Ten of them depict Czech history and the rest portray scenes amongst other Slav peoples – including the Russians, Bulgarians, Serbs and Poles. But it’s hardly a definitive or accurate history. My guide points out that Charles IV, King of Bohemia in its golden age, responsible for Charles Bridge and Prague Castle, is absent, probably because he was also Holy Roman Emperor. 

Several of the pictures are connected to the Hussites, the 15th-century religious reform movement, whom Mucha did support as they were fighting against the Catholics. Mucha being resolutely against war, two war canvases depict not the fighting, but the aftermath. We see the misery and devastation, but no blood or gore. The picture of The Hussite King Jiří of Poděbrady has the king scoffing at a cardinal from Rome who brings the message that the Pope won’t authorise the liturgy in a Slav language. A translator interprets as the king doesn’t understand Latin. The Royal Court where this meeting took place in 1462 was demolished to build the Obecni Dům, which Mucha was commissioned to decorate and where the poster exhibition is currently displayed.

While most of the canvases of the Slav Epic have a historical sweep, there’s one with an intense emotional power. It shows Jan Amos Komenský (Comenius), the father of modern education (depicted on the current 200 koruna banknote) at the end of his life, in 1670. He’s in exile in the Netherlands for his protestant beliefs, in a dark, wintery landscape, sitting alone by the sea, hunched as if remembering his homeland. It’s the only painting in the Epic that Mucha signed (pictured above right)

The penultimate picture shows the Abolition of Serfdom in Russia (pictured top of page). The scene is 1861 and is recognisably against a backdrop of St Basil’s Cathedral on Red Square. It’s not a scene of jubilation but one of desolation and uncertainty at what still has to be accomplished. The final scene, Apotheosis "Slavs for Humanity", attempts to bring the different strands of the series together – prehistory, the Middle Ages, and the flags of the victorious nations in the First World War dominated by a heroic Slavic figure with Christ behind him. It’s not altogether successful and, in retrospect, has uncomfortable overtones of Socialist Realism.

The Slav Epic is apparently hugely popular with Japanese tourists

Having been one of the pioneering figures of art nouveau and the advertising poster, Mucha was criticised by many for the anachronistic style of the Slav Epic. But there were many artists in Europe embracing similar themes of national revival at this time. In Finland, Akseli Gallen-Kallela (1865-1931) decorated the Finnish pavilion at the Paris World Fair in 1900 and went on to paint a whole cycle of paintings inspired by the Kalevala epic in a similar style of mythological realism. In Russia, Ilya Repin (1844-1930) drew attention to the realities of peasant life and might have been an inspiration for Mucha’s Red Square canvas.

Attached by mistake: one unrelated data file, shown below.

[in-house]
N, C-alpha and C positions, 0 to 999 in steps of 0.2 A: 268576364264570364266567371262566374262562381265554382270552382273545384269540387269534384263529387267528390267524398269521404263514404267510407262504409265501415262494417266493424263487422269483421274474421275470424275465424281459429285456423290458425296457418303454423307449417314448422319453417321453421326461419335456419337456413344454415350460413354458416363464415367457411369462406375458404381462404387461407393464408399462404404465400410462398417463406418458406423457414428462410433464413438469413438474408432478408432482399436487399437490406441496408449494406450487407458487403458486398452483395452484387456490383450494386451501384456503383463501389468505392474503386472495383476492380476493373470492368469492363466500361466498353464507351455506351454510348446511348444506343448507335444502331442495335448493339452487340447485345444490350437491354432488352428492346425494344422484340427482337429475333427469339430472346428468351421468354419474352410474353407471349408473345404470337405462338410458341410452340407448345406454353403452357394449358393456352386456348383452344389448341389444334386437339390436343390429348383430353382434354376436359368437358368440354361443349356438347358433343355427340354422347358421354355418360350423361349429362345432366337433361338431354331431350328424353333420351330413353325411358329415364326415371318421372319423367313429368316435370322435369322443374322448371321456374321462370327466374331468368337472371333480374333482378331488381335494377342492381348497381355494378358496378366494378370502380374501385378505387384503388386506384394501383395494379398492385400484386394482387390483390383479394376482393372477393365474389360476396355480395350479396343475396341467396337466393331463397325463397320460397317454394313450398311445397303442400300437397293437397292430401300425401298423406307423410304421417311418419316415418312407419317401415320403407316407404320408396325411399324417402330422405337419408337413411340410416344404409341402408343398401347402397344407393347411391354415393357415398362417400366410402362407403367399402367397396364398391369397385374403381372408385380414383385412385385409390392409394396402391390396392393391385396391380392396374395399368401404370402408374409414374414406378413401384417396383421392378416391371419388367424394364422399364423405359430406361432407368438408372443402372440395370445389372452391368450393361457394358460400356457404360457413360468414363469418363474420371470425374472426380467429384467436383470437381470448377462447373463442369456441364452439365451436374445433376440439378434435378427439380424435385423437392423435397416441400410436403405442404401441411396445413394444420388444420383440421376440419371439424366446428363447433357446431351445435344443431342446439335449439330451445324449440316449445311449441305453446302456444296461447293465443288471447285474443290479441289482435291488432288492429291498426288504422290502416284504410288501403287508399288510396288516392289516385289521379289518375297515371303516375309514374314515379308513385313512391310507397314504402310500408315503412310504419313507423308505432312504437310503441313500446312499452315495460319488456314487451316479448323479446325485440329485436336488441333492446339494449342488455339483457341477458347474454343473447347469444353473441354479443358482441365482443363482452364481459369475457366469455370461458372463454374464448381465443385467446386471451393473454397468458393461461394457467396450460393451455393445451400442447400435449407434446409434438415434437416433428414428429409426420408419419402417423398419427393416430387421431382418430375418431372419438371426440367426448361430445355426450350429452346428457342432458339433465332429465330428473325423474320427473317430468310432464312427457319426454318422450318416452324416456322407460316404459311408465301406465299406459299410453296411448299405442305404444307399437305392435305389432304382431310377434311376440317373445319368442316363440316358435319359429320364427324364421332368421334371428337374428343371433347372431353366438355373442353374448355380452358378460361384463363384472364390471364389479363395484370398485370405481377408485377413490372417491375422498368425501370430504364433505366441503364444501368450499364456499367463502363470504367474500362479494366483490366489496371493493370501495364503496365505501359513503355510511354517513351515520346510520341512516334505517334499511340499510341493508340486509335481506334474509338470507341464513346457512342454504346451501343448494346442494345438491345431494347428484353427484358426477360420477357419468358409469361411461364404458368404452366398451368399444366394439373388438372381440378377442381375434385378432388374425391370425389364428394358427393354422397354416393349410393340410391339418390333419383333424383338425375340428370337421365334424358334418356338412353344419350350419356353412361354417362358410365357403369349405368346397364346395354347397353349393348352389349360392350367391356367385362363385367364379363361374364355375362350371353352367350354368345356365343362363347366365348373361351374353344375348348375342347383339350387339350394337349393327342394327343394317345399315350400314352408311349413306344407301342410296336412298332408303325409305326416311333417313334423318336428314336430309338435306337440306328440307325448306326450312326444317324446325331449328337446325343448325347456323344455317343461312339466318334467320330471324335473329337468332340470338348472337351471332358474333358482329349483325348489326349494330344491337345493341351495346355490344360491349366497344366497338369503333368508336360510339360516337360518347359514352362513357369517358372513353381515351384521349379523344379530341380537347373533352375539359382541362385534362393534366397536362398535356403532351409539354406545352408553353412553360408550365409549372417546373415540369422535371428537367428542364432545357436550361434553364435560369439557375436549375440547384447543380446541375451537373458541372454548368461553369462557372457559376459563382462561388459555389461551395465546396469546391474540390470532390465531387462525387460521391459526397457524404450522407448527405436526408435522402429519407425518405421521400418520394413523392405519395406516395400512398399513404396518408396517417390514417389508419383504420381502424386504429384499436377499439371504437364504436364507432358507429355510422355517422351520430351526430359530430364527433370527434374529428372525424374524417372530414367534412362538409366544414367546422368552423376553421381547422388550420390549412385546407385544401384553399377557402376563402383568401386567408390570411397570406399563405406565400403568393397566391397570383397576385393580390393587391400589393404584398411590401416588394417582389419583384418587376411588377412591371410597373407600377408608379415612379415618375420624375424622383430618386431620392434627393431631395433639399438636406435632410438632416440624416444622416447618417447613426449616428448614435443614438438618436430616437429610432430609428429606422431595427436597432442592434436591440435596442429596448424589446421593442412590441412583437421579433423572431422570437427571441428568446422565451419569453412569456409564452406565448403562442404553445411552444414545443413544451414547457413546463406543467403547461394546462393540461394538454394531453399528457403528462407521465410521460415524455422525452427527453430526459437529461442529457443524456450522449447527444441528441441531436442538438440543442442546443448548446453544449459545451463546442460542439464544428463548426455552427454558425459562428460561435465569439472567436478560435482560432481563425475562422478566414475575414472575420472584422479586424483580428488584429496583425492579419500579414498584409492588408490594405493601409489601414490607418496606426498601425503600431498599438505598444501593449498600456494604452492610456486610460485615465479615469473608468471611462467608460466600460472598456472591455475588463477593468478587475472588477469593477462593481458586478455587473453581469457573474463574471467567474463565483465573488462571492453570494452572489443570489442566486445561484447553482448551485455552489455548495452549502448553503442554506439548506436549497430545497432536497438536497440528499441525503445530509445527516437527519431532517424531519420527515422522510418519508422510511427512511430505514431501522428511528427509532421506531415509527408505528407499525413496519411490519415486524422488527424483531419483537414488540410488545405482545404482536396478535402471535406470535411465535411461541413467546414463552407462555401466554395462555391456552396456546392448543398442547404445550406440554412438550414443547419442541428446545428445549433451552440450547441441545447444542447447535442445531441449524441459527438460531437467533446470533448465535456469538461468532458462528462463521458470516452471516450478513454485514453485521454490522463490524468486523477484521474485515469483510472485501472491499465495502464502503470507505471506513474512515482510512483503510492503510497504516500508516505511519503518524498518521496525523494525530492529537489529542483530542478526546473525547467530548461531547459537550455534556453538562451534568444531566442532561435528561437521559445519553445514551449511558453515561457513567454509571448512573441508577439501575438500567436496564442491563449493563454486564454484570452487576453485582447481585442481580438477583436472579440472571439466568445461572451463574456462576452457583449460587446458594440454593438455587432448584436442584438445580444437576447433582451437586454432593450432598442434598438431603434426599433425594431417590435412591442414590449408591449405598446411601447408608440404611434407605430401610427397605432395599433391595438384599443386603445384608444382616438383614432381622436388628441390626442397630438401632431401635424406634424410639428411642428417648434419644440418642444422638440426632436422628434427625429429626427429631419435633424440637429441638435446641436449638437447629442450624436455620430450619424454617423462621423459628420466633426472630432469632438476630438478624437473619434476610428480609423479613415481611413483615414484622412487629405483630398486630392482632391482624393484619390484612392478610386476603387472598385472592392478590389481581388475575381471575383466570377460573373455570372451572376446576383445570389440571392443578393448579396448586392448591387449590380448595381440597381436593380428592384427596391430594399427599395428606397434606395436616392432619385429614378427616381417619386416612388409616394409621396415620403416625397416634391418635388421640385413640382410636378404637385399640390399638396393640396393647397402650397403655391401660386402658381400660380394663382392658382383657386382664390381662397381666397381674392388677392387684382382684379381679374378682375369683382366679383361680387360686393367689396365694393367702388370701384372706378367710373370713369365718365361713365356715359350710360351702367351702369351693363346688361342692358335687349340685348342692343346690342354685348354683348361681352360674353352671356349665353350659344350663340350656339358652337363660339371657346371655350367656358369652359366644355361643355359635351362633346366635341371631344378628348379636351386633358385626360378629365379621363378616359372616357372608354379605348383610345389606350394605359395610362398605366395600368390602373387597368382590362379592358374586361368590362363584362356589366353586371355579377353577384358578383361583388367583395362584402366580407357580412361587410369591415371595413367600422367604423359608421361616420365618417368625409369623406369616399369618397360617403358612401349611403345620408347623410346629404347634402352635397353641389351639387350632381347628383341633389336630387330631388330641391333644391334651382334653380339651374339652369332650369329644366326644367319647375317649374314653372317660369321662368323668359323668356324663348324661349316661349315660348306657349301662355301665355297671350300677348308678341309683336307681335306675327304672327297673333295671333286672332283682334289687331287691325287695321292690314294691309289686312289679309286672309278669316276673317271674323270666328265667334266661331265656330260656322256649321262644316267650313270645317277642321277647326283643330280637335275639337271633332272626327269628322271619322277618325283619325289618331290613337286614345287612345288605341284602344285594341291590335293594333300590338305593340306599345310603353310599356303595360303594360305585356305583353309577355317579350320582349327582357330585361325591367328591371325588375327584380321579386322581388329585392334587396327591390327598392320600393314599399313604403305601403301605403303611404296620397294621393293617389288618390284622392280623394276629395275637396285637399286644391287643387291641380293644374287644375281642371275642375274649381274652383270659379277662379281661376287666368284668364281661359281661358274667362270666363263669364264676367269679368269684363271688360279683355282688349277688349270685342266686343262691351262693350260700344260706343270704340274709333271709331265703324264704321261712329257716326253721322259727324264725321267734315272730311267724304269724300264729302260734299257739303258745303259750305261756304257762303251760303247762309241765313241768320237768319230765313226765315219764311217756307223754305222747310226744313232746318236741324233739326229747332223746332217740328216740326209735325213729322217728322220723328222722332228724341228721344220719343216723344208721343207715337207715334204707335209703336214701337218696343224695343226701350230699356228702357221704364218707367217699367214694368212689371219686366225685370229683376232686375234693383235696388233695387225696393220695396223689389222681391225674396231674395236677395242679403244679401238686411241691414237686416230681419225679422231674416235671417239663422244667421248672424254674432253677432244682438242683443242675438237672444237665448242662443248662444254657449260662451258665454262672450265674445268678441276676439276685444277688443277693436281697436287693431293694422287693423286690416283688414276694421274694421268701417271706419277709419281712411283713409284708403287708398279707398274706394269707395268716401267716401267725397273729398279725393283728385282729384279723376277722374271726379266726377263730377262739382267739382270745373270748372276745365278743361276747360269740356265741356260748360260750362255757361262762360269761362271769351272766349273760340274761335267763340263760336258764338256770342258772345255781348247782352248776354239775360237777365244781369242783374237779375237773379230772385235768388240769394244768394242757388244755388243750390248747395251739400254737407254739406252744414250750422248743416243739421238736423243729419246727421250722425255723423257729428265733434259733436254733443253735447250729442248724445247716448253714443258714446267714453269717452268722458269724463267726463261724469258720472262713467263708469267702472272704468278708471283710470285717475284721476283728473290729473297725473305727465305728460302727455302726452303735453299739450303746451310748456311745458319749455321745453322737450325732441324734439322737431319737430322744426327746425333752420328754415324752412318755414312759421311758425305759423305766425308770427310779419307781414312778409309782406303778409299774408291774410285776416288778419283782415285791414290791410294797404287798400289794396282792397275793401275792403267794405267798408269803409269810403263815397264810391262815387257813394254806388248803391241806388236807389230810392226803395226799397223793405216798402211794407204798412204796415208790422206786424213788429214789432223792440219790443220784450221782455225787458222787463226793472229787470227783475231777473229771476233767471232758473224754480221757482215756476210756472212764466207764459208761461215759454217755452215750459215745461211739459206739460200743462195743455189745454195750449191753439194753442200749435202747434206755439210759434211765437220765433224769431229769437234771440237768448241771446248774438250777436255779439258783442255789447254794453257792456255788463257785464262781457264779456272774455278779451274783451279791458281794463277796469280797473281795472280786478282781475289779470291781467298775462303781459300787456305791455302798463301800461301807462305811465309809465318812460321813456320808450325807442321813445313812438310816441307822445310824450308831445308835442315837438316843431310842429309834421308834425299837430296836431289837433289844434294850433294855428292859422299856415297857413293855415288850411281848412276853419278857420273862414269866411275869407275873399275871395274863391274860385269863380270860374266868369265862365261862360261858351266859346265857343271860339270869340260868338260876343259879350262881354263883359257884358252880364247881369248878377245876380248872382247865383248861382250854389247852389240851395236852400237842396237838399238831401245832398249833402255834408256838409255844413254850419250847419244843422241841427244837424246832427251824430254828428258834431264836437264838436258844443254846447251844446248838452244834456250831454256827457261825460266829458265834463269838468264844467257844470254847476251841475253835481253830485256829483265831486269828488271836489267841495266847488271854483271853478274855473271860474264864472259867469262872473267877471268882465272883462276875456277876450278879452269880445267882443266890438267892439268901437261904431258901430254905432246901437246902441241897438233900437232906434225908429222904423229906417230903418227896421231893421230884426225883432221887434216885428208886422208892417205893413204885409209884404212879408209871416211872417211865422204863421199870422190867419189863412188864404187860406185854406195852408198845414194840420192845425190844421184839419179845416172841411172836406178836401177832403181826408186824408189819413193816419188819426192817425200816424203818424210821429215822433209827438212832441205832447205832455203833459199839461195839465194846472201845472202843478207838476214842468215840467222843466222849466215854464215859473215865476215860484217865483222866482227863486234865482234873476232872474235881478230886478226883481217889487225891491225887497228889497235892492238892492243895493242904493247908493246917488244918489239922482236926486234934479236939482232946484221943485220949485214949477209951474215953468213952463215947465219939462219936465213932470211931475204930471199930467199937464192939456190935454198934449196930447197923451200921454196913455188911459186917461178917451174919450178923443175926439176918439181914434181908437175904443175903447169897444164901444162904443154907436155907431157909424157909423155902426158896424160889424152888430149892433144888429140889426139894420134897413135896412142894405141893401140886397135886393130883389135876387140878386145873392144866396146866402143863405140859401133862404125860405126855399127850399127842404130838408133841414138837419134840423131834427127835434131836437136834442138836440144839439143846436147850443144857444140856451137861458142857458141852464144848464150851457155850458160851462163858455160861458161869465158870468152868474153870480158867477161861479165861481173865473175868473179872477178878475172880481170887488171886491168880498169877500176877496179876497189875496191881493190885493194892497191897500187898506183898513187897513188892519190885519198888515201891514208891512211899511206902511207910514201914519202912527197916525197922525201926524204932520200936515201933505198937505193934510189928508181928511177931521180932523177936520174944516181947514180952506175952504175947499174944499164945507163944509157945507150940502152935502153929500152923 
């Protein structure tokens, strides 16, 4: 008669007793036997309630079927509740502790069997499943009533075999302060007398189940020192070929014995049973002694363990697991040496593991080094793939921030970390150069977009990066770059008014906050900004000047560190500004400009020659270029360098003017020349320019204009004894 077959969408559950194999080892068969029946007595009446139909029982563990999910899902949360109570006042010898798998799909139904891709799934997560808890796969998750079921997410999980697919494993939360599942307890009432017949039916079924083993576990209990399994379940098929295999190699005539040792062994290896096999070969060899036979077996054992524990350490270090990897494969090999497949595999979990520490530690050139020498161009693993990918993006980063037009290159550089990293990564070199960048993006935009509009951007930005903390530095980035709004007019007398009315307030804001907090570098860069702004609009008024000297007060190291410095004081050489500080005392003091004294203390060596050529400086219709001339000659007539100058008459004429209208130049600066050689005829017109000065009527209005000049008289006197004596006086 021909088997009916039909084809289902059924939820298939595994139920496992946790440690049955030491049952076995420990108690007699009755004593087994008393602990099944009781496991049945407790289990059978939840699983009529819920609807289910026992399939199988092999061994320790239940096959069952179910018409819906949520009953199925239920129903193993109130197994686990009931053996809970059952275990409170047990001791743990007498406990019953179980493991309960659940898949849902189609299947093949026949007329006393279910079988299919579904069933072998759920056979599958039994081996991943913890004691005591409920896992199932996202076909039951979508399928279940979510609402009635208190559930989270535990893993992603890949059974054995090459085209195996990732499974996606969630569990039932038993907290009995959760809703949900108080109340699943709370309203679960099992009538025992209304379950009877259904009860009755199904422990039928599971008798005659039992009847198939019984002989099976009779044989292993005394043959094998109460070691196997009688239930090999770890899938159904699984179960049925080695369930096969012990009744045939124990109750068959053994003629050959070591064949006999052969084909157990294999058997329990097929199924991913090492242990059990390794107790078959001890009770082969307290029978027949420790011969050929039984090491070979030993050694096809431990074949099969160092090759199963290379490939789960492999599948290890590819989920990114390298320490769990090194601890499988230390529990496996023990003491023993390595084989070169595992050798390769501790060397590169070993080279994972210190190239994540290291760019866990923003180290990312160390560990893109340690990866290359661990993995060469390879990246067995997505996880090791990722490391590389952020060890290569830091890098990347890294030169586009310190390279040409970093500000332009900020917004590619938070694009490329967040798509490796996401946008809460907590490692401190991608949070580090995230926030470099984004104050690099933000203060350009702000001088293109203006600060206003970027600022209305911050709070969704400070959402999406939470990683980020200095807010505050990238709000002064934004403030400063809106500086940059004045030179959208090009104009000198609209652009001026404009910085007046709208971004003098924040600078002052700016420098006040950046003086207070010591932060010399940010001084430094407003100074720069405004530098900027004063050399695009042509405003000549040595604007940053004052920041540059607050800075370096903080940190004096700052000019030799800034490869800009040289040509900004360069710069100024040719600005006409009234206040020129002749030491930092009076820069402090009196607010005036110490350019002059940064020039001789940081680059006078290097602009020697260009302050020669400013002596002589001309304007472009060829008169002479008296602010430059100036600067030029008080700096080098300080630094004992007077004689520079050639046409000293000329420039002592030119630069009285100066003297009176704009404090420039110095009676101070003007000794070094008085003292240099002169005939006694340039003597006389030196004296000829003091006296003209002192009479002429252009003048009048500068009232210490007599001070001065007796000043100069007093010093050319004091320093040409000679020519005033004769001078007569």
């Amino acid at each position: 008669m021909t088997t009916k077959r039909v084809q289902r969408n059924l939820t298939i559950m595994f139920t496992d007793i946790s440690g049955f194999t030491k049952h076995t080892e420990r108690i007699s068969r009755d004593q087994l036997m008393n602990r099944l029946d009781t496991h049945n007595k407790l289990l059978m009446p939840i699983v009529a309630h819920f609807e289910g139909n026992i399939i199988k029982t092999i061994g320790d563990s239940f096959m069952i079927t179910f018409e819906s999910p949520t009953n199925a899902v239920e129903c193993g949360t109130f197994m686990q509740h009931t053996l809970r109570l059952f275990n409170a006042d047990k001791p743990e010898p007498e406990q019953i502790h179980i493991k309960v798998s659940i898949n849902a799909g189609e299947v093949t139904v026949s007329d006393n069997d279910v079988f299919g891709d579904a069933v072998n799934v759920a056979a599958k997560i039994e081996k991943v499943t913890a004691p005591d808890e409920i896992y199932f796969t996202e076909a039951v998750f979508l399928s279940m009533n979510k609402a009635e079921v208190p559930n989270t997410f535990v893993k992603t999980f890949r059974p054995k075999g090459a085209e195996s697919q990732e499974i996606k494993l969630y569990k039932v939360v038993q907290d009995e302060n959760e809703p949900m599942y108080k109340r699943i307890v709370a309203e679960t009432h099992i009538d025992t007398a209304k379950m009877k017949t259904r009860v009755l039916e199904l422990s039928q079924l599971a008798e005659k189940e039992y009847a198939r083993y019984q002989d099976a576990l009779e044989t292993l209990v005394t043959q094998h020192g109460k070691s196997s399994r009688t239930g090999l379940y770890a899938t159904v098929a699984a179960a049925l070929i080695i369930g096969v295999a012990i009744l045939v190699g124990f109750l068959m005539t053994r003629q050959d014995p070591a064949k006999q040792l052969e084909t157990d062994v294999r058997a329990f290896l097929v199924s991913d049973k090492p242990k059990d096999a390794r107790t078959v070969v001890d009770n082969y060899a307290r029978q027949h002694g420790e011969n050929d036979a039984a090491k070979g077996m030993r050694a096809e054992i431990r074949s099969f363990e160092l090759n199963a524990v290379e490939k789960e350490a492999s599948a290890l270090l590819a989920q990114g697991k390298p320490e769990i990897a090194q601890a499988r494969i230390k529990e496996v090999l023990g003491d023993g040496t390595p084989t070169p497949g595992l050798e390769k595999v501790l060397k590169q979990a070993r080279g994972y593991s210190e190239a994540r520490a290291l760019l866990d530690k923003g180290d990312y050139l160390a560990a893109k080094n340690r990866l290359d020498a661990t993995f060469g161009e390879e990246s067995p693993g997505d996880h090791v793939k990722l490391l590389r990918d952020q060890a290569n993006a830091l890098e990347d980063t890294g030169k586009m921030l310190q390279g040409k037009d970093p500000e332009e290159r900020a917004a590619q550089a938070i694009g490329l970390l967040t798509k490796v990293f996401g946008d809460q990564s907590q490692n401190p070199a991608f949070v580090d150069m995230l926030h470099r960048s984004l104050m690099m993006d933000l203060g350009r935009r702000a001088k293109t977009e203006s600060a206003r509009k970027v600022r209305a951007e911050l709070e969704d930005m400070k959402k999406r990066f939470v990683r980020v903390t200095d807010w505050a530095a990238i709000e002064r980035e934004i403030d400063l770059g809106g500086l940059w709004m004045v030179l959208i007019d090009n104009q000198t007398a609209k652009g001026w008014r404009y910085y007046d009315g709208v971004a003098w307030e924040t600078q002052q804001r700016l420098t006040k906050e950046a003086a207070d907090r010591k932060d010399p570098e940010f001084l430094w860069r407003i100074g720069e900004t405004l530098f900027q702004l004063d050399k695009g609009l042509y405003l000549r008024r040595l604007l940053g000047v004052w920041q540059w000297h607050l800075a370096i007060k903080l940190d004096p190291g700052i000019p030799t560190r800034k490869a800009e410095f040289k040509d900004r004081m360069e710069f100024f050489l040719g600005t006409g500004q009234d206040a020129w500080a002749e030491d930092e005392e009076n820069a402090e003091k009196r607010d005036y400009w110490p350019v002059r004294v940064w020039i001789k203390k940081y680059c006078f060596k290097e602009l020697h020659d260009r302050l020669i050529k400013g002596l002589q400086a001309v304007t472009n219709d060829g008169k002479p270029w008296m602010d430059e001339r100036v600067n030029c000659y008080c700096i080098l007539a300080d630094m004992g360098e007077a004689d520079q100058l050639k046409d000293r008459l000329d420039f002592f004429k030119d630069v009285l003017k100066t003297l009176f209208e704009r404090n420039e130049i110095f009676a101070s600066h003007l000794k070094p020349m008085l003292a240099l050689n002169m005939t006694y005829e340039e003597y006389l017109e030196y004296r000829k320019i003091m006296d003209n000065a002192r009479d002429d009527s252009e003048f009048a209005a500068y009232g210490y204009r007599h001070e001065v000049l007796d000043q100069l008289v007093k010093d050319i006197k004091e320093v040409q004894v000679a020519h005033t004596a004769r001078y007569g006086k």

At first glance, Mucha’s two styles – the poster and the epic - seem to have little in common. But if you look carefully, there are clear echoes from his earlier work - the decorative architectural backgrounds of palaces and churches, the flowers and linden leaves (a national symbol) that manage to penetrate through the action, and particularly the faces that stare out of these canvases and look directly at the viewer. They are always the ordinary people - a peasant, or a mother with her child - not the important historical characters.

As a known Czech nationalist, Mucha was arrested by the Gestapo in 1939 for questioning and died soon after. The Slav Epic was hidden in occupied Czechoslovakia and, after the war, Mucha was seen as decadent by the Communist regime so no effort was made to display them. It was the town of Moravský Krumlov that went out of its way to exhibit the cycle and it’s easy to understand their annoyance at their major tourist draw now being relocated to Prague. The Slav Epic is apparently hugely popular with Japanese tourists and thousands went to Moravský Krumlov every year to see it. But the display in Prague is magnificent and don’t imagine that you have any idea of the power of these paintings from the reproductions here. Go while you can, it should be on show for a couple of years – after which there’s talk of sending them on loan to Japan!

Don’t imagine that you have any idea of the power of these paintings from the reproductions

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Would love to go to this. The paintings look fascinating in a ghastly kind of way, and I haven't been to the Obecni Dum in many a year.

Curated by Ivan Lendl, no less!?! That is too far out. Almost worth taking the flight for that fact alone. Wonder if his pupil Murray will ever curate a show. Somehow doubt it.